WILLARD v. HOME DEPOT USA INC, No. 5:2009cv00110 - Document 85 (N.D. Fla. 2009)

Court Description: ORDER denying as moot 30 Motion to Certify Class; denying as moot 38 Motion to Seal; granting 39 Motion for Summary Judgment; denying as moot 59 Motion to Strike ; denying as moot 63 Motion ; denying as moot 82 Motion to Compel. The clerk is directed to enter judgment dismissing Plaintiff's claims with prejudice and to close the file. Signed by JUDGE RICHARD SMOAK on 12/7/2009. (jcw)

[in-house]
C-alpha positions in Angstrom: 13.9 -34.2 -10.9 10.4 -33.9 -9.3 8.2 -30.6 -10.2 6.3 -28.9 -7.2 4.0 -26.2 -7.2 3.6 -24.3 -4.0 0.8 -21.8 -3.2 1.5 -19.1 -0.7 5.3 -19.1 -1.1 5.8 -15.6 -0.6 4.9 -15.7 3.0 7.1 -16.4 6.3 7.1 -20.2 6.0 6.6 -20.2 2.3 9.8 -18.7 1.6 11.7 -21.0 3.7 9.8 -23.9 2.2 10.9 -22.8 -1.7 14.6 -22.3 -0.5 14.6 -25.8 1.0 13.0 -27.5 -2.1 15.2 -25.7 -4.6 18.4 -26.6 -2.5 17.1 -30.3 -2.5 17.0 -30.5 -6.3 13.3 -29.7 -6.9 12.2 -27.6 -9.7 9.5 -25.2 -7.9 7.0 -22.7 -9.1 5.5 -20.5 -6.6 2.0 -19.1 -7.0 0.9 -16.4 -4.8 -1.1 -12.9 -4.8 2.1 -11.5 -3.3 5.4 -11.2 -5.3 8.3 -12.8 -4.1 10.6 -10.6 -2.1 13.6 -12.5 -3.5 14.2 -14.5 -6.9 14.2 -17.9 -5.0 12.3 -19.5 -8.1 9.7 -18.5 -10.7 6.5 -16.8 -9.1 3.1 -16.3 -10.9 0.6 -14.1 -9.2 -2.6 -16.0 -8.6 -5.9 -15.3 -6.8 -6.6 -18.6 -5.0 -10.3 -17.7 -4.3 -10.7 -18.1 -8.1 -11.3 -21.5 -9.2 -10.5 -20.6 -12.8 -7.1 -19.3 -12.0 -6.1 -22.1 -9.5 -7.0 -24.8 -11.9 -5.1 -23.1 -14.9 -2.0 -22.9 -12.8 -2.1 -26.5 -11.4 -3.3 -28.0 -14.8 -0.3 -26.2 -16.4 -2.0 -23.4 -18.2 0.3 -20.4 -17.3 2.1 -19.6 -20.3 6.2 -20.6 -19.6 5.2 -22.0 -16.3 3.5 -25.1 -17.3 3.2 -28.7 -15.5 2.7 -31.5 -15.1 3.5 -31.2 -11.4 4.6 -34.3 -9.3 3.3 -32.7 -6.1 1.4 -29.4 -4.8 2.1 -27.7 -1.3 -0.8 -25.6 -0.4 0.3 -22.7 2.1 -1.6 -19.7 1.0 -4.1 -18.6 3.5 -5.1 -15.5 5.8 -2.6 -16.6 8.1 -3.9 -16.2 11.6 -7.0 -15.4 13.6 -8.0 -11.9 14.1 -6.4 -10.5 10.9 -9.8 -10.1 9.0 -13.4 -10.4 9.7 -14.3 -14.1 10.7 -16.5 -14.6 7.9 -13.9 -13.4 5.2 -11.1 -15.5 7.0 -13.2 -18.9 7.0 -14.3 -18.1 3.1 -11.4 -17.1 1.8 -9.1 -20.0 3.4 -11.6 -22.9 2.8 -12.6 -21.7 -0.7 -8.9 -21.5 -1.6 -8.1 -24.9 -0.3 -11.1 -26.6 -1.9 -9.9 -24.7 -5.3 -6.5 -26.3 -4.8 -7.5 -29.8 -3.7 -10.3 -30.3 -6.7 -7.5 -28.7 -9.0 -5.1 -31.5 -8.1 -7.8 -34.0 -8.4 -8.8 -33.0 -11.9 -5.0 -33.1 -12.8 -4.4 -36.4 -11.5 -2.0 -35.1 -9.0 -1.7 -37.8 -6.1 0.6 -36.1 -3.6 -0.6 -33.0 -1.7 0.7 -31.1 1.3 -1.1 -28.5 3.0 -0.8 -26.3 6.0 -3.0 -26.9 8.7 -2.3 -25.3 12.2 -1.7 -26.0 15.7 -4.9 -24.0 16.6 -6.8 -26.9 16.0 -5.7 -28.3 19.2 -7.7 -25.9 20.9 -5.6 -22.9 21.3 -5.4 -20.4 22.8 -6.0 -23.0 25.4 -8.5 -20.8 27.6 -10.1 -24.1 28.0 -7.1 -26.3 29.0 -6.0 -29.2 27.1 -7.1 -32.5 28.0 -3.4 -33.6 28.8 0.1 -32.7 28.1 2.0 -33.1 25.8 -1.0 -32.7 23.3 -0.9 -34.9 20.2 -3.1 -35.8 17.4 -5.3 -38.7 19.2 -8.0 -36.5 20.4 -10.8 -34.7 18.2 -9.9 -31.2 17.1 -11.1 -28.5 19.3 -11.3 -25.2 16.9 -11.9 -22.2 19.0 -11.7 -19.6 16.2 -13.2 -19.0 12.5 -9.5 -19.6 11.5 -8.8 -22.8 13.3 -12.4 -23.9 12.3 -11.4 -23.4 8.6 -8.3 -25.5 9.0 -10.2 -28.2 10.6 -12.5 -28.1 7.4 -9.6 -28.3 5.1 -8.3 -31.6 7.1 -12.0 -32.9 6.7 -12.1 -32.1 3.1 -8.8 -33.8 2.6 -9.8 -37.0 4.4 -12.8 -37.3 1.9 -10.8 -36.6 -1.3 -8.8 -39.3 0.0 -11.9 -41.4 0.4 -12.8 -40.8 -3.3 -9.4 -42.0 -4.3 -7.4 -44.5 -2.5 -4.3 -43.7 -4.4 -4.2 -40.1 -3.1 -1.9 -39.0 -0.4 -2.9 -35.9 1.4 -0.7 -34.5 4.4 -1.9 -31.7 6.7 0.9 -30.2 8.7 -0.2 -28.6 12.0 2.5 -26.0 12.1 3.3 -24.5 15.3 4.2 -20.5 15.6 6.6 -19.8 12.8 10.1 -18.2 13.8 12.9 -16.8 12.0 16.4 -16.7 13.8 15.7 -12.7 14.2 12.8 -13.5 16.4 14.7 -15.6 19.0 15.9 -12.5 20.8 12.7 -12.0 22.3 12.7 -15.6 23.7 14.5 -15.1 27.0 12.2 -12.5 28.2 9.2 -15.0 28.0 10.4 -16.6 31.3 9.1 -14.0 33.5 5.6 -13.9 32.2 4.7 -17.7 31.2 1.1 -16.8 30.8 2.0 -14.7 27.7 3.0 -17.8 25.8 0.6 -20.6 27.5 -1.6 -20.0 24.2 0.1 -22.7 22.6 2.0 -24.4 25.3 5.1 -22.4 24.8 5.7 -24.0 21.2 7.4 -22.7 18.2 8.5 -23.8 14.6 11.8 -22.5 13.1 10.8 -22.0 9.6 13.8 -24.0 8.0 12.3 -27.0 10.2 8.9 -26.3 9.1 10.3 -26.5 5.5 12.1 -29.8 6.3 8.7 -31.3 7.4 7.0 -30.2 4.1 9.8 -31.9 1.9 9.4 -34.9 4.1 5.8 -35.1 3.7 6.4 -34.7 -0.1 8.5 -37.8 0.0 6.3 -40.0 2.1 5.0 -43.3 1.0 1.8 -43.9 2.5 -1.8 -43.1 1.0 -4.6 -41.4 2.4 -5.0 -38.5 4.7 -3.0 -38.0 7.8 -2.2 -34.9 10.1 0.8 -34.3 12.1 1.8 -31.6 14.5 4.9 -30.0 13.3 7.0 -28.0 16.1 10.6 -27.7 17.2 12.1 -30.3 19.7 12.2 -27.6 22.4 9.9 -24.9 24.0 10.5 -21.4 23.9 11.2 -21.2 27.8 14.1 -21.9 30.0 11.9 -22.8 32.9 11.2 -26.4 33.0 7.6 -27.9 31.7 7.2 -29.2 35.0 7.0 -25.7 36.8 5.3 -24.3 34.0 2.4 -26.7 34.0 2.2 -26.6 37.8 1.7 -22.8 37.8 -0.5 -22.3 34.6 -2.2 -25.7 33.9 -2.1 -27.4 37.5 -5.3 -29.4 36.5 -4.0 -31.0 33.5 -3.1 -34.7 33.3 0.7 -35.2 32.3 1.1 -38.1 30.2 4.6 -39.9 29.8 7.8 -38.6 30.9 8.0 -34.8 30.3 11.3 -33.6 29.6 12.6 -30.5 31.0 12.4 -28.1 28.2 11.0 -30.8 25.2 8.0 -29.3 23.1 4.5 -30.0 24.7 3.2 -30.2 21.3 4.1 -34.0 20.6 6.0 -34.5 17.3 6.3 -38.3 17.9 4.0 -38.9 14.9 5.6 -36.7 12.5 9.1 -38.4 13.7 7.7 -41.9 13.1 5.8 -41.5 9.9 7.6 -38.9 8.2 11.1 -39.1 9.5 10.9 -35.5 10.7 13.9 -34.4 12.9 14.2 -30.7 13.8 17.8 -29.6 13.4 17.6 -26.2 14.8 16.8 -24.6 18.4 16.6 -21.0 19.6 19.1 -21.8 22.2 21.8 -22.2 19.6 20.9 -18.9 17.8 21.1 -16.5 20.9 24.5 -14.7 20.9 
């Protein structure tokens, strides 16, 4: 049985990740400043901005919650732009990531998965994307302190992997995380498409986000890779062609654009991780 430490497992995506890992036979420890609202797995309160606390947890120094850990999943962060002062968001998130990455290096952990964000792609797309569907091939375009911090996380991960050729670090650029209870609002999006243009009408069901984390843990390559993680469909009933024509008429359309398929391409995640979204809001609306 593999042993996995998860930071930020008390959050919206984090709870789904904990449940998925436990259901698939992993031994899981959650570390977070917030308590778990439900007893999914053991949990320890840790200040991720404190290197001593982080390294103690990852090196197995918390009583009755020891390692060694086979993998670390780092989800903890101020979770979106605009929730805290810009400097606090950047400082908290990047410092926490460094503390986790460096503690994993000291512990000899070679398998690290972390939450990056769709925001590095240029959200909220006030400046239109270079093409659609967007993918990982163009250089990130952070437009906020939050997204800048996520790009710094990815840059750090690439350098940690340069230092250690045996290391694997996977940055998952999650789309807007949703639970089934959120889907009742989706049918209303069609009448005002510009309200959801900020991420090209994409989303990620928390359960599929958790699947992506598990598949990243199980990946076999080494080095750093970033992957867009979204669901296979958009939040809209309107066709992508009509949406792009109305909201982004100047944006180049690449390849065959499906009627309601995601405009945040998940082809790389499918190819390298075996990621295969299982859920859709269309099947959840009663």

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IN THE UNITED STATES DISTRICT COURT NORTHERN DISTRICT OF FLORIDA PANAMA CITY DIVISION SHARON KAY WILLARD, individually and for all others similarly situated, Plaintiff, vs. CASE NO. 5:09-cv-110/RS-MD HOME DEPOT, U.S.A., INC., Defendant. _________________________________________/ ORDER Before me are Defendant s Motion for Summary Judgment (Doc. 39) and Plaintiff s Response in Opposition (Doc. 55). Defendant s Motion for Summary Judgment is GRANTED. I. BACKGROUND Plaintiff seeks damages on behalf of herself and others similarly situated “to stop Home Depot from knowingly breaching its contract with customers, and to put an end to Defendant s nationwide consumer fraud scheme.” (Doc. 21 at 5). On November 30, 2007, Plaintiff entered into a contract with Home Depot for the purchase of a forty-gallon electric hot water heater. (Doc. 1-3 at 1). Plaintiff further agreed to pay Home Depot an additional $350 to arrange for a subcontractor to install the water heater in Plaintiff s home. (Doc. 1-3 at 1,6). The Page 2 of 9 installation charge included a $35 fee for a permit to install the water heater. (Doc. 1-3 at 2). Plaintiff admits that her place of residence, the City of Callaway, Florida, requires a permit to replace a hot water heater. (Doc. 1 at ¶ 51). Plaintiff alleges that neither Home Depot nor its subcontractor obtained the permit. At the time of Plaintiff s purchase, Home Depot contracted with Mark A. Krautheim to install water heaters purchased from the Panama City store. (Doc. 39-5, ¶ 10). After Plaintiff paid for the water heater and installation, Home Depot contacted Mr. Krautheim to install the water heater and gave him the $35 collected from Plaintiff to cover the cost of the permit. Id. Plaintiff concedes that Home Depot furnished her with a defect-free water heater and that Mr. Krautheim performed a defect-free installation. (Doc. 39-7 at 37-38, 44-46). Plaintiff claims that she first learned that a permit had not been obtained for her when she was contacted by an employee of her current legal counsel sometime in 2008. Id. at 4647, 49. Plaintiff admits that she suffered no injury by the installer s failure to obtain the permit. Id. at 45-46 (stating that her water heater functions and that she has not been cited or contacted by the City of Callaway for not having a permit). Plaintiff further admits that she never notified Home Depot that the installer had not obtained the permit, thereby affording Home Depot no opportunity to remedy the situation without the expense of litigation. Id. at 50, 52. Home Depot first learned that the installer had not obtained Plaintiff s permit when Plaintiff served Page 3 of 9 Home Depot with this lawsuit. (Doc. 39-5, ¶ 9). After Plaintiff filed this lawsuit, Home Depot took action to verify that Plaintiff had not received her permit and then purchased a permit for her. (Doc. 39-7. ¶¶ 10-11). On June 3, 2009, Home Depot sent Plaintiff her water heater permit. Id. at ¶ 11. On July 23, 2009, Plaintiff moved for class certification. Plaintiff s only remaining claim against Home Depot is for breach of contract in failing to obtain a permit for the installation of the water heater. (Doc. 22). II. STANDARD OF REVIEW The basic issue before the court on a motion for summary judgment is “whether the evidence presents a sufficient disagreement to require submission to a jury or whether it is so one-sided that one party must prevail as a matter of law.” Anderson v. Liberty Lobby, Inc., 477 U.S. 242, 251, 106 S. Ct. 2505, 2512 (1986). The moving party has the burden of showing the absence of a genuine issue as to any material fact, and in deciding whether the movant has met this burden, the court must view the movant s evidence and all factual inferences arising from it in the light most favorable to the nonmoving party. Adickes v. S.H. Kress & Co., 398 U.S. 144 (1970); Fitzpatrick v. City of Atlanta, 2 F.3d 1112, 1115 (11th Cir. 1993). Thus, if reasonable minds could differ on the inferences arising from undisputed facts, then a court should deny summary judgment. Miranda v. B & B Cash Page 4 of 9 Grocery Store, Inc., 975 F.2d 1518, 1534 (11th Cir. 1992) (citing Mercantile Bank & Trust v. Fidelity & Deposit Co., 750 F.2d 838, 841 (11th Cir. 1985)). However, a mere „scintilla of evidence supporting the nonmoving party's position will not suffice; there must be enough of a showing that the jury could reasonably find for that party. Walker v. Darby, 911 F.2d 1573, 1577 (11th Cir. 1990) (citing Anderson, 477 U.S. at 251). III. A. ANALYSIS Any Breach by Home Depot was Immaterial Under Florida law, a material breach is an essential element of a breach of contract claim. Beck v. Lazard Freres & Co., 175 F.3d 913, 914 (11th Cir. 1999). A breach does not constitute a material breach unless its nonperformance goes “to the essence of the contract; it must be the type of breach that would discharge the injured party from further contractual duty on his part.” Beefy Trail, Inc. v. Beefy King Int’l, Inc., 267 So.2d 853, 857 (Fla. 4th DCA 1976). Mere “failure to perform some minor part of [a party s] contractual duty cannot be classified as a material or vital breach.” Covelli Family, L.P. v. ABG5, L.L.C., 977 So.2d 749, 752 (Fla/ 4th DCA 2008) (quoting Beefy Trail, 267 So.2d at 857). Any breach arising from the subcontractor s failure to obtain Plaintiff s permit and the resulting delay in obtaining the permit did not go to the “essence” of the contract. The essence of the parties contract was that Home Depot would Page 5 of 9 provide Plaintiff with a properly functioning electric water heater and arrange for a professional to properly install it. Plaintiff admits that Home Depot performed both of those duties. Plaintiff further admits that the water heater was in good condition when it was installed and that she has experienced no problems attributable to the installation. What s more, Plaintiff concedes that she has suffered no injury as a result of the delay in obtaining the permit. The undisputed evidence demonstrates that Home Depot performed the obligations that formed the essence of its contract with Plaintiff. Plaintiff paid for and received a new, functioning water heater that was installed in a professional manner in a timely fashion. The subcontractor s failure to obtain a permit, therefore, is nothing more than a failure to perform a minor part of the contract, particularly given that the permit was later obtained upon Home Depot receiving notice of the alleged breach. Covelli Family, L.P., 977 So. 2d at 752. Consequently, any breach caused by the delay in obtaining the permit was not a material breach and cannot form the basis for a breach of contract cause of action in Florida. Because Plaintiff cannot sustain a claim for breach of contract based on the delay in obtaining the permit, Home Depot is entitled to summary judgment. B. Failure to Provide Notice Even if Plaintiff were able to maintain a cause of action for breach of contract, Plaintiff is barred from bringing legal action against Home Depot because Page 6 of 9 she failed to notify Home Depot of the breach. Plaintiff s claims are governed by the Uniform Commercial Code, as adopted in Florida, because the predominant factor in the “hybrid” contract between Plaintiff and Home Depot was the sale of the water heater. BMC Indus., Inc. v. Barth Indus., Inc., 160 F.3d 1332, 1329-30 (11th Cir. 1998) (specifically declaring that a contract for the installation of a water heater is a “transaction of sale, with labor incidentally involved,” and therefore falls under the UCC). Under Florida law, Plaintiff was obligated to notify Home Depot of the alleged breach of contract within a “reasonable time” after she discovered or should have discovered the breach or “be barred from any remedy.” Fla. Stat. § 672.607(3)(a) (2009); Hapag-Lloyd v. Marine Indem. Ins. Co.., 576 So.2d 1330, 1330-31 (Fla. 3d DCA 1991). Failure to provide such notice denies parties the opportunity to avoid litigation by allowing sellers to cure alleged breaches and mitigate damages before a lawsuit is filed. In re Holistic Sercs. Corp., 29 B.R. 509, 512 (Bankr. S.D. Fla. 1983). Plaintiff claims that Home Depot was on notice that Plaintiff may not have received her permit because similar lawsuits had been previously filed in other parts of the country and because Home Depot had conducted an internal investigation to determine whether permits had been obtained. Plaintiff s argument fails in light of the plain reading of the statute, however. Under Florida law, the buyer, not a third party, is required to notify the seller of an alleged breach Page 7 of 9 or else be barred from any remedy. There is no provision in the law for constructive notice of an alleged breach. Because Plaintiff failed to provide notice, she is barred from any remedy for the alleged breach. Fla. Stat. § 672.607(3)(a) (2009). C. Plaintiff Lacks Standing to Assert Claim on Behalf of Class Because Plaintiff s claim is barred, it does not present a justiciable case or controversy. To present a case or controversy under Article III, a plaintiff must have a live claim not only at the time the plaintiff files her complaint, but throughout the litigation. Tucker v. Phyfer, 819 F.2d 1030, 1034 (11th Cir. 1987). In a class action lawsuit, a named plaintiff must have a live claim both when she filed the complaint and when the court decides whether to certify the putative class. Id. at 1033; Murray v. Auslander, 244 F.3d 807, 810 (11th Cir. 2001) (holding that named plaintiff must have Article III standing to represent putative class). If the named plaintiff s claim becomes moot before the court rules on her motion for class certification, the named plaintiff lacks standing either to prosecute her individual claim or to represent the putative class. Tucker, 819 F.2d at 1033; Zeidman v. J. Ray McDermott & Co., 651 F.2d 1030, 1046 (5th Cir. Unit A July 1981) (“[I]f the named plaintiffs individual claims become moot before a class has been certified, no justiciable claims are at that point before the court and the case must as a general rule be dismissed for mootness.”). Page 8 of 9 In this case, Home Depot fully remedied Plaintiff s only alleged injury before she even moved for class certification. The sole basis for Plaintiff s claim is that Home Depot breached the parties contract because Plaintiff did not receive her water heater permit. On June 3, 2009, Home Depot sent Plaintiff the water heater permit. In doing so, Home Depot provided complete relief for Plaintiff s sole alleged injury because Plaintiff suffered no damages from the delay in obtaining her permit. Plaintiff filed her class certification motion on July 23, 2009, over seven weeks after she received the permit. Accordingly, Plaintiff s claim must be dismissed as moot and Plaintiff is barred from representing the putative class. IV. CONCLUSION IT IS ORDERED: 1. Defendant s Motion for Summary Judgment (Doc. 39) is GRANTED. 2. Plaintiff s Motion to Certify Class (Doc. 30) is DENIED as moot. 3. Defendant s Motion to Seal Exhibits (Doc. 38) is DENIED as moot. 4. Plaintiff s Motion to Strike (Doc. 59) is DENIED as moot. 5. Defendant s Motion to Limit Communication with Putative Class Members (Doc. 63) is DENIED as moot. 6. Plaintiff s Motion to Compel (Doc. 82) is DENIED as moot. Page 9 of 9 7. The clerk is directed to enter judgment dismissing Plaintiff s claims with prejudice and to close the file. ORDERED on December 7, 2009. /S/ Richard Smoak RICHARD SMOAK UNITED STATES DISTRICT JUDGE